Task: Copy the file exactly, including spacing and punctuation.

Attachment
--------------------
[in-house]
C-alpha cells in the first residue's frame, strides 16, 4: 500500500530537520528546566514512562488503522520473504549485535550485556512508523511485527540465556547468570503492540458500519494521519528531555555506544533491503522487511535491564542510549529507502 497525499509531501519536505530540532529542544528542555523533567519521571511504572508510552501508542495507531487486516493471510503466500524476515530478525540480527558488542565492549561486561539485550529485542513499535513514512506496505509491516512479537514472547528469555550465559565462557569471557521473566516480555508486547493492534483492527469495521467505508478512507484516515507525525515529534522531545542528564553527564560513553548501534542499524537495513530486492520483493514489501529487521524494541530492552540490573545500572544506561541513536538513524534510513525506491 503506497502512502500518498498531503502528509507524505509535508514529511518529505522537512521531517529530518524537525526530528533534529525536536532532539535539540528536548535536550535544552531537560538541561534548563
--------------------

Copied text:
[in-house]
C-alpha cells in the first residue's frame, strides 16, 4: 500500500530537520528546566514512562488503522520473504549485535550485556512508523511485527540465556547468570503492540458500519494521519528531555555506544533491503522487511535491564542510549529507502 497525499509531501519536505530540532529542544528542555523533567519521571511504572508510552501508542495507531487486516493471510503466500524476515530478525540480527558488542565492549561486561539485550529485542513499535513514512506496505509491516512479537514472547528469555550465559565462557569471557521473566516480555508486547493492534483492527469495521467505508478512507484516515507525525515529534522531545542528564553527564560513553548501534542499524537495513530486492520483493514489501529487521524494541530492552540490573545500572544506561541513536538513524534510513525506491 503506497502512502500518498498531503502528509507524505509535508514529511518529505522537512521531517529530518524537525526530528533534529525536536532532539535539540528536548535536550535544552531537560538541561534548563